“Everybody blames you if it doesn’t work, and then whoever it is will likely want to get rid of you. Well, ‘that’s a fun three years’, I thought, and I didn’t want to do that. I said to Nick, ‘if you’re going to go, I’m going to go before you.’”
So that was that. Alli used some of the cash from his £30 million stake in Asos to build a replica of the online retailer but in India. Enter Koovs, which has finally started showing recovery signs after the demonetisation blow was followed by a tax hit from Modi’s government.
Koovs’ revenues fell 40% from £3.9 million to £2.1 million for the first half to September 30, but it narrowed its pre-tax losses by 10% to £6.4 million from £7.8 million.
Its trendy clothes, aimed at India’s emerging middle-class youth, have been selling better since, Koovs told the City in May.
It also recently raised £10.4 million from India’s largest retailer Future Group to start spending on marketing again after it had to tighten its belt in 2017.
Good news has been in short supply for a share that listed at 200p and now stands at a meagre 7p. It had to go cap in hand to investors asking for £35 million over a three-year period in 2015, just a year after Alli, who is chairman, listed the company on London’s junior AIM in 2014. He has ploughed roughly £20 million of his own cash in to date.
Despite the bumpy ride Koovs has all the ingredients Asos had to succeed long term, he thinks. “I saw a gap in the Indian market,” the 54-year-old says, resting in
Dont know if anyone else read his interview with Laura Onita.
Not blaming Laura, she would have been as unaware of what was to come as the rest of us but it gave me the confidence to hold onto my shares in the belief that this was a man who would make a success of Koovs, come what may.
Maybe he will still make a success of it in time but hes left his investors (many of whom, like myself where hoping this would help towards a good pension), with nothing.
I feel particularly sorry for those who have been holding and averaging down for years. Its a massive loss to them.
Lets hope at least something can be salvaged. The only way is to fight this labour member of the house of lords and try to shame him.
Shame on him!
Social media is where it’s at, we need to make sure he doesn’t make another penny from this company!
At last a balanced and reasoned comment,The BOD was being shafted by FLF,there was no other option.put the company into administration, FLF now powerless but still need Koovs to maintain their web presence.personally have long thought FLF was a house built on sand, it's the old story borrow money to repay earlier debt, a variation on a Ponzi scheme
Lord Alli owns the company so it his choice where the shares go, it’s not an entitlement, it’s about customer / shareholder relationship.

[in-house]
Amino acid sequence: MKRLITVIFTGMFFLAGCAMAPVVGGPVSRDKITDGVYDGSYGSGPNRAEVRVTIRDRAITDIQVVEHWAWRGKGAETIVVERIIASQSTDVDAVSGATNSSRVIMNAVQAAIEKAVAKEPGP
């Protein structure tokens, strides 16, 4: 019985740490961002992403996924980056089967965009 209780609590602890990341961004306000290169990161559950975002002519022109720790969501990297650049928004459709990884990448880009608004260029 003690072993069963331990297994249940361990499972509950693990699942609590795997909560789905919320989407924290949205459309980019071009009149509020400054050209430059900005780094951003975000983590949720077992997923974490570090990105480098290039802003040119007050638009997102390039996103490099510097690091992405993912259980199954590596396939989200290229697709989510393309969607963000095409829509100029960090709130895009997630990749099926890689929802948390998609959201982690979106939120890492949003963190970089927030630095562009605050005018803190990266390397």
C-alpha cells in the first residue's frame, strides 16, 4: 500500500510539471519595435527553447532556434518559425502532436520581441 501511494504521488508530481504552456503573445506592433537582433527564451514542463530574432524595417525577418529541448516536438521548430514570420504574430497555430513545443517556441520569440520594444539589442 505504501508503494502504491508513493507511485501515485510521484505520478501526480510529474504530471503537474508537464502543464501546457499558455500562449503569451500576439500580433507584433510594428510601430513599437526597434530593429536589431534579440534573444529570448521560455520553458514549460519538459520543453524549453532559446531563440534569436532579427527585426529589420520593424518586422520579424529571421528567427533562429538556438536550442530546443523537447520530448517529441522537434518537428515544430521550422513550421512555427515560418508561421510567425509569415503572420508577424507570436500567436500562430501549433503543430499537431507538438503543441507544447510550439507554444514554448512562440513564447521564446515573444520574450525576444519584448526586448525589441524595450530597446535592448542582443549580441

@robbo13 I can see your point of view regarding why Lord Alli took the company private, the only flaw with your suggestion is that if shareholders were given new shares in a new company then surely FLFL would be entitled to them too?
I would like to add I bought my shares based on the statement in the AGM and thec RNS’s about funding.
Sorry about grammar and spelling it’s not my forte, very simple shareholder.
I may be being simplistic here, but I think he took the company into administration to remove FLFL from holding shares. Why would he want to build a successful company with them as share holders when they wouldn’t invest as promised. And as he couldn’t take the company private or take over the company fully at 3p a share, because most shareholders including FLFL would not have agreed to it at such a low price, and if he had sorted a placing FLFL Could have picked up shares on the cheap anyway, so he had no other recourse. This has not done his reputation much good with us smaller shareholders but in the world of business I suppose it’s Acceptable. May I suggest to him that what he float the new company giving all The existing shareholders except anyone to do with FLFL free shares to the amount they they held, not to be sold or traded for a least a year. If “as he spoke about in the annual general meeting”the company has great potential“ we the not guilty
could be part of that and he will have shown why he should remain was given and should remain a lord.
I know very naive and simplistic but He saved lots of jobs and the business how about saving us innocent small investors as well.
My issues 18th November
Alongside its discussions with FLFL, the Company is actively considering all other financing alternatives available to it.
Clearly a lie.
A competitive sale process has been conducted over the past month in an effort to continue the business as a going concern, but no viable offers were received.
What they meant to say in November was, we are working on a pre pack, but disguising it as Shareholders have some hope..
I sent an email last night to the below, it may be worth more people sending one for someone to take notice or indeed you could look into the FCA for more info.
Is it possible that administrators were about to wind up Koovs, so panicking Alli into a rash impromptu decision without prior thought or consideration. It does seem that many rules were broken. Investords were not given a chance and fund raising could have saved the day for now. But i think there has been presure from banks and the administrators to get sorted and they have been ignoring the situation until their hand was forced by Strand Hanson resigning. This has probably been going into oblivion for months but they lacked fortitude and courage to do more in spite of warnings. As always shareholders are left in the dark until the very last. This is scandalous and should be investigated. Imo
Thanks for the info..I look forward to hearing any further developments.